10. Great question Marion Smith: Why do global medical institutions trust the organ-harvesting madmen in China? From the analysis:
The Victims of Communism Memorial Foundation highlights this in a new report on China’s organ-harvesting system, released Tuesday. Drawing from internal and public Chinese archives and sources — many unearthed and translated for the first time — as well as undercover investigations, the report shows that none of Beijing’s explanations about where it obtains organs are credible. The report is authored by Matthew P. Robertson, a published scholar who has studied this issue both inside and outside China for nearly a decade and whose work using statistical forensics has previously demonstrated the falsification of Chinese organ-donor-registry data by the Chinese Communist Party.
Beijing has claimed since 2015 that all organs come from voluntary deceased donors. But the growth of the voluntary figures is highly questionable — rising from 34 in 2010 to 6,316 in 2016 — and follows a quadratic equation to the 99.9 percent level. Nor does it make sense that China can provide organs on demand, often within hours or days, from such a small population. Only forced organ harvesting of blood-typed prisoners can meet that timeline.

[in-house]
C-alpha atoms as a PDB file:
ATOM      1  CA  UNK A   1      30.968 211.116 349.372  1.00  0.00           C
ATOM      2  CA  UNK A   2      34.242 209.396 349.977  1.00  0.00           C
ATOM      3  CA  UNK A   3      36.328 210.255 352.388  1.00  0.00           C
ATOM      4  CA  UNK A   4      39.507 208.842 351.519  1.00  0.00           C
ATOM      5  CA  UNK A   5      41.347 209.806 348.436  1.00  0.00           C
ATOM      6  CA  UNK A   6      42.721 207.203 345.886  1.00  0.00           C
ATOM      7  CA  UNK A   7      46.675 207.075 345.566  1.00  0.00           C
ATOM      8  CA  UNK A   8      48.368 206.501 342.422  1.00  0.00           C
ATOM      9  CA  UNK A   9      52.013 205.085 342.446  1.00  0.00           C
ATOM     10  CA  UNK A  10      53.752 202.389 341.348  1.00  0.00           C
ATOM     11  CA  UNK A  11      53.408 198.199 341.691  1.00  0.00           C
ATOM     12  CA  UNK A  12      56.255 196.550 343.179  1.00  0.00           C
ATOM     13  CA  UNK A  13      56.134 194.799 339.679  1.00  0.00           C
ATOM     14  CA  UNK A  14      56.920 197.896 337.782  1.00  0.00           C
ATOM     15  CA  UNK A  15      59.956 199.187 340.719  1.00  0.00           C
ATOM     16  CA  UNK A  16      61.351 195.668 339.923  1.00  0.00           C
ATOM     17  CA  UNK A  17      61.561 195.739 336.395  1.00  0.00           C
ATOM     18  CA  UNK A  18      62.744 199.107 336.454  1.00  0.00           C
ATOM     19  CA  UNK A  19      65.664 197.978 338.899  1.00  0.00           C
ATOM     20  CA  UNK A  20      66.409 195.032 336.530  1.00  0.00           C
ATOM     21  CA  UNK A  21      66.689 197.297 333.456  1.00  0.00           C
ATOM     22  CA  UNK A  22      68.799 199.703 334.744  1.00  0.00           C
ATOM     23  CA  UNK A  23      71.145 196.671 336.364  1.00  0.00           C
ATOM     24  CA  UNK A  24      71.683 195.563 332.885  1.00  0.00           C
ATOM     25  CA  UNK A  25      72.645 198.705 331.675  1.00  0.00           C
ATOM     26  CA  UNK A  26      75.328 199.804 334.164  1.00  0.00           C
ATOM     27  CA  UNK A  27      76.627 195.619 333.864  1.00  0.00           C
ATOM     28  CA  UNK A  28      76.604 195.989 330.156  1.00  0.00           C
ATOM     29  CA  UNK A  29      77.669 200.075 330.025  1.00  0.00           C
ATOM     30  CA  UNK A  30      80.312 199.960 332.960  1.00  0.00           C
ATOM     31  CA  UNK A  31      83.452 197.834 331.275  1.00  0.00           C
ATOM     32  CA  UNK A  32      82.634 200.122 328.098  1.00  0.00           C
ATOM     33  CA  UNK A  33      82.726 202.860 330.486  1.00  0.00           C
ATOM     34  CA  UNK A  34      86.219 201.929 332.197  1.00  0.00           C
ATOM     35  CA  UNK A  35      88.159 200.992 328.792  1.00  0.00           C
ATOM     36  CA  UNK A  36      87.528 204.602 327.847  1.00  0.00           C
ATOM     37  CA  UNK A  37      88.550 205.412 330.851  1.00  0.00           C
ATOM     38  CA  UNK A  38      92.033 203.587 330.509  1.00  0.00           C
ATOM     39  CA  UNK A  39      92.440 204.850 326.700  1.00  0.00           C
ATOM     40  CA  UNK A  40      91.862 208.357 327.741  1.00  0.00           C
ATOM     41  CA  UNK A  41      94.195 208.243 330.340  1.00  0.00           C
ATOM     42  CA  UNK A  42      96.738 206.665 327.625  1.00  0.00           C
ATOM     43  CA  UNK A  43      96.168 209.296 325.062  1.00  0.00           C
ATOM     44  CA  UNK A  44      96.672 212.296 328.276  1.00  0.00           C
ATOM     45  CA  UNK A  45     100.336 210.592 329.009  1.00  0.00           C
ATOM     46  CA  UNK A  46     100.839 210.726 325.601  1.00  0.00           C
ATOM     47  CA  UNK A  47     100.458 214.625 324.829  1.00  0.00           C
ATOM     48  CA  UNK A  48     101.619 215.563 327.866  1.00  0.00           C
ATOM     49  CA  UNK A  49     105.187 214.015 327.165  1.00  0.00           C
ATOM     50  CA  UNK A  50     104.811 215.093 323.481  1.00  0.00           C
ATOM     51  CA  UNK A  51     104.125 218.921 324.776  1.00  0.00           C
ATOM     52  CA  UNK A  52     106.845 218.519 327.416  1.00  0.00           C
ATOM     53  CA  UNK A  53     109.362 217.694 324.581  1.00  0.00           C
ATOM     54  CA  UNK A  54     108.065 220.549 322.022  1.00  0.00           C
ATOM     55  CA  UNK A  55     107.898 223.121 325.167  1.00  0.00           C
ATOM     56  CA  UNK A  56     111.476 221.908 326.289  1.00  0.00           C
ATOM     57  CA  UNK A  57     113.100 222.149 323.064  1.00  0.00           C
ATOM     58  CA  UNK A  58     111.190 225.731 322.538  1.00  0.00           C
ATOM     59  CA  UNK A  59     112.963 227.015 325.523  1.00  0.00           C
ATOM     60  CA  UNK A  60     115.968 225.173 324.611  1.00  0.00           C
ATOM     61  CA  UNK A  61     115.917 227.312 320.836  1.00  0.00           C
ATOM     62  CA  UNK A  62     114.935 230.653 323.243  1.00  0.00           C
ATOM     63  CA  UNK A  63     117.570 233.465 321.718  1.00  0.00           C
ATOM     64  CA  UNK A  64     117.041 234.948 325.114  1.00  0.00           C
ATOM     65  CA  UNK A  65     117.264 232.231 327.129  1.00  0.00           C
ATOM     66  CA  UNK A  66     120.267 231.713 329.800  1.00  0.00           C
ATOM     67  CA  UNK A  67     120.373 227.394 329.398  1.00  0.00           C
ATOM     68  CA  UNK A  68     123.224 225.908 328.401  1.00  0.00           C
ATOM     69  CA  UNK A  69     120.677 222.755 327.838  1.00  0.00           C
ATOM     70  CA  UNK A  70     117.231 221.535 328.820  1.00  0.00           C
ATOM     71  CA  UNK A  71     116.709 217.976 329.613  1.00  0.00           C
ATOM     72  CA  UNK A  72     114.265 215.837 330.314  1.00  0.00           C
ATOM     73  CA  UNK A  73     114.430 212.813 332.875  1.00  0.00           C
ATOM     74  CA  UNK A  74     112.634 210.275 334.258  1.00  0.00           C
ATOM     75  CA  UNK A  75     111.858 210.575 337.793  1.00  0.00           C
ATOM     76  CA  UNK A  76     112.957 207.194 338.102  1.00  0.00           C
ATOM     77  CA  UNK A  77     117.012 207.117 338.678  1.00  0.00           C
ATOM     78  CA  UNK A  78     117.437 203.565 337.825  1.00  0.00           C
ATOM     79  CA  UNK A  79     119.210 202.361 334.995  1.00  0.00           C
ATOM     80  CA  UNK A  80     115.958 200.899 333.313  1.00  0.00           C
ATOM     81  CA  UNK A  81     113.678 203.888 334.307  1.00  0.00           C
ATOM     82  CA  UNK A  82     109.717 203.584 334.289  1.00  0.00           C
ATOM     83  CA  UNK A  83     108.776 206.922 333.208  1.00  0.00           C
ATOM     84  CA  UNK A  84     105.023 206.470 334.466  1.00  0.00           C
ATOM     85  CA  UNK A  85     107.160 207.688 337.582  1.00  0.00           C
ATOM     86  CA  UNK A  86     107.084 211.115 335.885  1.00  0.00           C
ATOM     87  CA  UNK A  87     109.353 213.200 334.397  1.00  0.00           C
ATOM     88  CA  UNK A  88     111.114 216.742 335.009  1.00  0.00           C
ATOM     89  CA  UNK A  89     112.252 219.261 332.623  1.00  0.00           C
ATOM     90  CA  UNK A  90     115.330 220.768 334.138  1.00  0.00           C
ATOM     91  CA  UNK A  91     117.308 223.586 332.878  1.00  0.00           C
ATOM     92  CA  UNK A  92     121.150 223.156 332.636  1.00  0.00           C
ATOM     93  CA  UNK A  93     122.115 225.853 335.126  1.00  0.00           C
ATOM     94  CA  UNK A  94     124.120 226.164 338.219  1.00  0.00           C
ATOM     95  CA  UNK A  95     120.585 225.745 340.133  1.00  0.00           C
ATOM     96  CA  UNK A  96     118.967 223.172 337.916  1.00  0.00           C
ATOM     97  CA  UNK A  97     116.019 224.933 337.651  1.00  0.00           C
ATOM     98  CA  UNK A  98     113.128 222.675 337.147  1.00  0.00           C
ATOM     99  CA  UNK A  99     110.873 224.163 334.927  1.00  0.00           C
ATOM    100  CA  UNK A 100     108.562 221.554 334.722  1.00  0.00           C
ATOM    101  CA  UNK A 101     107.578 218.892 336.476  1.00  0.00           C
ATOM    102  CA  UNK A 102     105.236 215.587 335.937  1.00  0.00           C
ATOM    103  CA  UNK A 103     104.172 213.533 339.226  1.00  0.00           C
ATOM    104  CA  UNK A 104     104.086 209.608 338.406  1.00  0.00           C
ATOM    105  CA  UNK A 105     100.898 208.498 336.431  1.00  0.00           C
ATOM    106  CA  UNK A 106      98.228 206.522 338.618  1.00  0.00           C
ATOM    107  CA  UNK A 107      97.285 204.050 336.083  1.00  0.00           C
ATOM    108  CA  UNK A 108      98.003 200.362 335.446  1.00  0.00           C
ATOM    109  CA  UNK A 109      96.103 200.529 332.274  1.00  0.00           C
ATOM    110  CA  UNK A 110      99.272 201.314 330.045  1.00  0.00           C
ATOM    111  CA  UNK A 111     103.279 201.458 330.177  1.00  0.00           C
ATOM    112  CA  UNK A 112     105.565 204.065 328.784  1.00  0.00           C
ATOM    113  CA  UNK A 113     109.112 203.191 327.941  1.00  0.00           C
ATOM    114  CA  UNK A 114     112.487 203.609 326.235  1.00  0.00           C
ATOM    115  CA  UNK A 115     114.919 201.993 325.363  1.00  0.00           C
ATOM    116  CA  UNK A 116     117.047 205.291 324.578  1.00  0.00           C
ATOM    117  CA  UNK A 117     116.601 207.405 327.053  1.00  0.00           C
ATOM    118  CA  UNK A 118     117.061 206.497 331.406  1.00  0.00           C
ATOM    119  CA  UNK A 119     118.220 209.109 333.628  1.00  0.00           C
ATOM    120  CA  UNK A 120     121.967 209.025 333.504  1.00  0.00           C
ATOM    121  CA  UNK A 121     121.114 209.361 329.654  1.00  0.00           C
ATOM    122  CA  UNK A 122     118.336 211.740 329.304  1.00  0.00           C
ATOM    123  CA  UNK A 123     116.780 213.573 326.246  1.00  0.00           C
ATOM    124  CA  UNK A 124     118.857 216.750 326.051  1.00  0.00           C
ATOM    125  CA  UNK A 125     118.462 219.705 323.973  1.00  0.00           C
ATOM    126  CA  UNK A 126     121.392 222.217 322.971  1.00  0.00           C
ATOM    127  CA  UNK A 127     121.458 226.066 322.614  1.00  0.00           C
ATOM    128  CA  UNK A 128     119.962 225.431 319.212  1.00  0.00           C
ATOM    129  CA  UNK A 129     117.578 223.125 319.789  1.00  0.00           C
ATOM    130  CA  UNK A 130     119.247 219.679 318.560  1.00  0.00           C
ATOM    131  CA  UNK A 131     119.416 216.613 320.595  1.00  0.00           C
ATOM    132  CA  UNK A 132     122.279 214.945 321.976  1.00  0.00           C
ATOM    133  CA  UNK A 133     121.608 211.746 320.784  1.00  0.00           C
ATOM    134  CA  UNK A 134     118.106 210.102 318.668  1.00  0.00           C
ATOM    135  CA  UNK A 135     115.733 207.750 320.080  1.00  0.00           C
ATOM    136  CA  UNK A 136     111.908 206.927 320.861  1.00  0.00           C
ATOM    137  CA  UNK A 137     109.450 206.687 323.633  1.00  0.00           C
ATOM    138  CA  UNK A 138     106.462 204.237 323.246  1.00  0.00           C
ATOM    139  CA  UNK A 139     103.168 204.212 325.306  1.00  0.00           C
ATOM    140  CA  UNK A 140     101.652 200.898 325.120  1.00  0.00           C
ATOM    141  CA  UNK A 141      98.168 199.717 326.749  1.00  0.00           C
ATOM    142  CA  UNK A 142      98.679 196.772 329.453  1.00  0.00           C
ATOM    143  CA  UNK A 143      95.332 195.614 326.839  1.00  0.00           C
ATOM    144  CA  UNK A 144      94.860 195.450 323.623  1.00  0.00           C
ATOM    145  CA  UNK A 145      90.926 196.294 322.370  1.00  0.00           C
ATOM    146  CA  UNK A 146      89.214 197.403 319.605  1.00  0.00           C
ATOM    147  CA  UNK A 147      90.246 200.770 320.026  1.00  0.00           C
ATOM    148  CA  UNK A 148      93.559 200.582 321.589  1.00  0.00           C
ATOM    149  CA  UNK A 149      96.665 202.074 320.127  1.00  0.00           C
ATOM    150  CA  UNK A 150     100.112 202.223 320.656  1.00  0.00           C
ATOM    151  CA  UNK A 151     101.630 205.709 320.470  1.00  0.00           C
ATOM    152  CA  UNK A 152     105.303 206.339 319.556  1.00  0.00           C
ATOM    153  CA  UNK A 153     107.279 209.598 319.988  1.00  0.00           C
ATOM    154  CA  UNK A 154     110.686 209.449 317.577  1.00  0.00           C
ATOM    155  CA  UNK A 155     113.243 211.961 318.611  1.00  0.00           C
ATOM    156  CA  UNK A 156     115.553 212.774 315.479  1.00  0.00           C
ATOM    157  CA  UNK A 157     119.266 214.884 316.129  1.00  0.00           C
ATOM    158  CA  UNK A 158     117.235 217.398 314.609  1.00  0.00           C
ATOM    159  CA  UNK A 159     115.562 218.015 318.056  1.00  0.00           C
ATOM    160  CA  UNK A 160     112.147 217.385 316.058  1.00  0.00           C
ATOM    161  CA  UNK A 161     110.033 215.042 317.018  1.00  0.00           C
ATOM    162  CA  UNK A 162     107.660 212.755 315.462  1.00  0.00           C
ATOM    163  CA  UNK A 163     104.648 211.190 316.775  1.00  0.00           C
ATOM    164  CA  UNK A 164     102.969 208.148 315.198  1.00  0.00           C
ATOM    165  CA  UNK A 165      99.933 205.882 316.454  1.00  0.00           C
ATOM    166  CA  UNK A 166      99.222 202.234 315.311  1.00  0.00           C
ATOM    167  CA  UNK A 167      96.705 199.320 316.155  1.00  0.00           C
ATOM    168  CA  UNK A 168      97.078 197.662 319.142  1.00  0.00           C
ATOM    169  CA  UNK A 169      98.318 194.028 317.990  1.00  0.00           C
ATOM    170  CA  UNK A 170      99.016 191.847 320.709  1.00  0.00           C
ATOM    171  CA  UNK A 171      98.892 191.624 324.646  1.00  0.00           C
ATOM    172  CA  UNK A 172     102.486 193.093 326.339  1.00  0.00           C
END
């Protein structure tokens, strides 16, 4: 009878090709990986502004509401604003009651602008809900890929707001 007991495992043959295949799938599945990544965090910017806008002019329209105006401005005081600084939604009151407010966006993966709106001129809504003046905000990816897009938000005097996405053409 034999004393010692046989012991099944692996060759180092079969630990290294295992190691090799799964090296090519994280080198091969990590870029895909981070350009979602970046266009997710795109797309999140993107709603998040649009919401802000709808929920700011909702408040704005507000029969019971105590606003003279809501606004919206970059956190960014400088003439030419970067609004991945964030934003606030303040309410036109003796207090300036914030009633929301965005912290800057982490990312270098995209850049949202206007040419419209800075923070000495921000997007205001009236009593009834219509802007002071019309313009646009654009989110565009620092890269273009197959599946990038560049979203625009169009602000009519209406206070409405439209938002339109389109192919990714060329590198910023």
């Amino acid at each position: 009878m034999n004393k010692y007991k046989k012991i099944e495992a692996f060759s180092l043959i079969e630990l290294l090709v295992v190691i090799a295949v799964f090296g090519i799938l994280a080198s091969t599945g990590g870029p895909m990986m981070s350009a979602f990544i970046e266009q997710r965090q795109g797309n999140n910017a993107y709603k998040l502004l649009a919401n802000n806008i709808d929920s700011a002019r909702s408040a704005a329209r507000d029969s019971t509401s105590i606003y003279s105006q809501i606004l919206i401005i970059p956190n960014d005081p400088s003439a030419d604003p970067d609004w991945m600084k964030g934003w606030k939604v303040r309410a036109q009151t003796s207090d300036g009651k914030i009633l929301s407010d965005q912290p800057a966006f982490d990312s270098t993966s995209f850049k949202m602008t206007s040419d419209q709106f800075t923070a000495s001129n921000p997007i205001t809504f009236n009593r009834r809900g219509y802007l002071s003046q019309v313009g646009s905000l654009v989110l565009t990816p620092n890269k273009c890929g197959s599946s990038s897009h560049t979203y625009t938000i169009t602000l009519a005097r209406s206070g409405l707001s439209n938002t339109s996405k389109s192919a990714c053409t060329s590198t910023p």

The report also shows that China transplants far more organs than authorities admit. Some 173 Chinese hospitals are currently authorized to do transplants, yet just ten hospitals account for nearly 14,000 annual procedures. The total number of transplants is likely at least several times larger. Beijing is falsifying both the number and the source of the organs it sells for profit.
11. Cory Booker, writes John Hirschauer, was the coulda nominee. From the analysis:
In one sense, the contrast between Booker and Biden could not be clearer. Booker, for all of his insipid theatrics as a senator — from the “I am Spartacus” gambit to the “tears of rage” performance — is a young, capable politician in control of his faculties. He is also a black man in a party eager to project diversity. Biden, by contrast, is an old white man who can hardly finish a paragraph without slurring his speech or succumbing to some cringe-inducing gaffe that betrays his cognitive decline.
In another sense, though, both Booker and Biden are ostensible “moderates” at a moment in which — if recent electoral results are to be believed — a significant faction of Democratic voters are hankering for a centrist figurehead.
Why did Booker fail where Biden succeeded? The Occam’s-razor explanation is probably the right one: Biden was Barack Obama’s vice president, while Booker has been an unremarkable senator with few legislative achievements.